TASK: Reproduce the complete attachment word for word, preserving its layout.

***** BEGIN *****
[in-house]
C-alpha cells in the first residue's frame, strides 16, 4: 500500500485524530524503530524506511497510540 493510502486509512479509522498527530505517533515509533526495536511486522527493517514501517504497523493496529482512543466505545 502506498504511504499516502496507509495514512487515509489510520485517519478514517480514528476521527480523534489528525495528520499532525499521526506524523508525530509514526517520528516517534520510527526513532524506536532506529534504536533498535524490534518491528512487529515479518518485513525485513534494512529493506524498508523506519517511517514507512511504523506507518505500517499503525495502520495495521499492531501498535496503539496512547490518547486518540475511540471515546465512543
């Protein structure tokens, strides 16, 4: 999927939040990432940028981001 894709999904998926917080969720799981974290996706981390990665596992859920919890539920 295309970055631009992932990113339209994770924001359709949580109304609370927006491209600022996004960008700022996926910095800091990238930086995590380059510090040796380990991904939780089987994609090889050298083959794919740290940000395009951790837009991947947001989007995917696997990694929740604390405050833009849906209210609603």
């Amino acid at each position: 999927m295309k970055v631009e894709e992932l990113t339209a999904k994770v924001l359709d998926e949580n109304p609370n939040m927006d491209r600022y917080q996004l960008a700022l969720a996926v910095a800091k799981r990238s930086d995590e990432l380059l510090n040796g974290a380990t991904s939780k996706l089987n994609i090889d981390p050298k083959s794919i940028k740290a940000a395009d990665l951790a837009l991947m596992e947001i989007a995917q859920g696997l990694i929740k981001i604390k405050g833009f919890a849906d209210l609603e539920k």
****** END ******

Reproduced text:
[in-house]
C-alpha cells in the first residue's frame, strides 16, 4: 500500500485524530524503530524506511497510540 493510502486509512479509522498527530505517533515509533526495536511486522527493517514501517504497523493496529482512543466505545 502506498504511504499516502496507509495514512487515509489510520485517519478514517480514528476521527480523534489528525495528520499532525499521526506524523508525530509514526517520528516517534520510527526513532524506536532506529534504536533498535524490534518491528512487529515479518518485513525485513534494512529493506524498508523506519517511517514507512511504523506507518505500517499503525495502520495495521499492531501498535496503539496512547490518547486518540475511540471515546465512543
């Protein structure tokens, strides 16, 4: 999927939040990432940028981001 894709999904998926917080969720799981974290996706981390990665596992859920919890539920 295309970055631009992932990113339209994770924001359709949580109304609370927006491209600022996004960008700022996926910095800091990238930086995590380059510090040796380990991904939780089987994609090889050298083959794919740290940000395009951790837009991947947001989007995917696997990694929740604390405050833009849906209210609603």
């Amino acid at each position: 999927m295309k970055v631009e894709e992932l990113t339209a999904k994770v924001l359709d998926e949580n109304p609370n939040m927006d491209r600022y917080q996004l960008a700022l969720a996926v910095a800091k799981r990238s930086d995590e990432l380059l510090n040796g974290a380990t991904s939780k996706l089987n994609i090889d981390p050298k083959s794919i940028k740290a940000a395009d990665l951790a837009l991947m596992e947001i989007a995917q859920g696997l990694i929740k981001i604390k405050g833009f919890a849906d209210l609603e539920k």